Consequently, the "call" is that the lows are "in." How far the rally will carry is anyone's guess since we never got the perfect crescendo downside-climax. But, higher is our "call" and we would therefore be buyers on any weakness. Accordingly, we added to our long index positions yesterday (DIA, NDX, BKX).

In addition to yesterday's list of names. . . here are some more that are covered by our analysts:

1. Motorola (MOT) - sweet spot of the product cycle; great products for the holiday selling season; top-line momentum; improving margins; taking market share.

2. Ingram Micro (IM) - shares have "stalled" into this week's earnings release on fears that earnings momentum is waning, which is unlikely.

3. Hilton (HLT) - shares have been "crushed" for numerous reasons as highlighted in our analyst's recent report, yet this week's earnings report should be good.

4. Cognos (COGN) - as reflected in our Canadian analyst Steven Li's note yesterday:

"Another heads-up - you may see some volatility in BI (business intelligence) space today (10/24/05). The article in WSJ talking about Microsoft (MSFT) moves in BI. As expected, MSFT announced plans today to begin selling on Nov 1 its Business Scorecard Manager that helps turn sales and customer data into report cards. The last time (April, June) MSFT's forays into BI made the rounds, BI sector traded down 2-3% - although this time around, BI share prices are already looking inexpensive so impact may be more subdued. Our thoughts:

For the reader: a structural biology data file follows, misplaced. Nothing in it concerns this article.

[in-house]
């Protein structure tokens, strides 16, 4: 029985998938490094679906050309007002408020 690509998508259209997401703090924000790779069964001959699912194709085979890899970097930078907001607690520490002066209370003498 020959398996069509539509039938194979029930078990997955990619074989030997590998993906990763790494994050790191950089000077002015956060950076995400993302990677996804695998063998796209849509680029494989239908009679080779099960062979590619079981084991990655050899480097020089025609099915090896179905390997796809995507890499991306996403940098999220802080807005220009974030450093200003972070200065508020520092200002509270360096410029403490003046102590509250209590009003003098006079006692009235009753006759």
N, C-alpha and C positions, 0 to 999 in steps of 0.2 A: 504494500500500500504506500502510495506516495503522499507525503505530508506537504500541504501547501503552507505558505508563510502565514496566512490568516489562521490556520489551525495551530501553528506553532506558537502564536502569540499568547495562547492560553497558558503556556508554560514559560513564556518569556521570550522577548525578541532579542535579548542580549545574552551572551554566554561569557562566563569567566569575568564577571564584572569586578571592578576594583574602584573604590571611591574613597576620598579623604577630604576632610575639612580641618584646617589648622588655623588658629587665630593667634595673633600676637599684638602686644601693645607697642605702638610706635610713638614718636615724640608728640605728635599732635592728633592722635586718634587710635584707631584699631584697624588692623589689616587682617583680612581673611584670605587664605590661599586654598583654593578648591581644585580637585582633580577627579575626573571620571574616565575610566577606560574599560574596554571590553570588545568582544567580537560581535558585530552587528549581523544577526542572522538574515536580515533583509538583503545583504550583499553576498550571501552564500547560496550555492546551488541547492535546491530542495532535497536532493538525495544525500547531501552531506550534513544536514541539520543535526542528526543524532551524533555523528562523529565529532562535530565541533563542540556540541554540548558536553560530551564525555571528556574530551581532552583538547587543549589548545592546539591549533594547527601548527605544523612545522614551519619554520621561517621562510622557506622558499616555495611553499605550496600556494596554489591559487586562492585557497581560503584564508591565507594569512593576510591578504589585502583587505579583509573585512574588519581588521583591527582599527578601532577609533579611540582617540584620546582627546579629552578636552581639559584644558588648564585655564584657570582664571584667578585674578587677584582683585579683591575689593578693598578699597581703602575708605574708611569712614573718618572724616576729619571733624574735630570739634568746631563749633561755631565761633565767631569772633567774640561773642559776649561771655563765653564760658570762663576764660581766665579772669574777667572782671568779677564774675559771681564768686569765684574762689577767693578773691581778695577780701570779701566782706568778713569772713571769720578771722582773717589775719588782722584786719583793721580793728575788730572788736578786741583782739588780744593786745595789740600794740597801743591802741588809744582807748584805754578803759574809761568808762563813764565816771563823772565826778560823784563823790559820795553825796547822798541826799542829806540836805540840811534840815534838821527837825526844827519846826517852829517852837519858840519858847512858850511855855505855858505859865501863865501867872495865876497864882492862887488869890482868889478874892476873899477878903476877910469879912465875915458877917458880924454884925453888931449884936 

1. Not new news. We have stopped counting how many times these competitive noises make it to the market. We just want to reiterate what we have said before i.e. Based on our conversations with consultants, Microsoft does not yet have the mind share in BI to seriously mount a challenge to a Cognos or a Business Objects on an enterprise scale deployment, at least in the near- to mid-term. For example, while Microsoft often highlights its leading market share in OLAP as a sign of its success in BI, we note that a lot of that is probably due to the fact that Microsoft OLAP is bundled with SQL Server - and so it does not necessarily mean that users are using it. Cognos or other OLAP products often sit on top of Microsoft SQL Server as well.

2. We also estimate Cognos' exposure to the low end of the market, which would likely be the more vulnerable to Microsoft advances, is small. We estimate Cognos derives 80%+ of its revenues from Global 3500 corporations.

3. We actually believe Microsoft's push into BI is more to support its drive in the database (against IBM and Oracle) instead of competing head-on against the independent BI vendors. Should Microsoft BI forays give them an edge against the other database vendors, we believe that could prompt faster rate of consolidation in the BI space. While Microsoft as a threat should never be underestimated, we believe concerns can be overdone."

The call for today: Ben Bernanke was the "safe" choice for an embattled President Bush. Clearly, the equity markets liked the choice and consequently the lows should be "in" . . . and obviously that means we are traveling to speak at an institutional conference, making this report probably the last strategy comment of the week.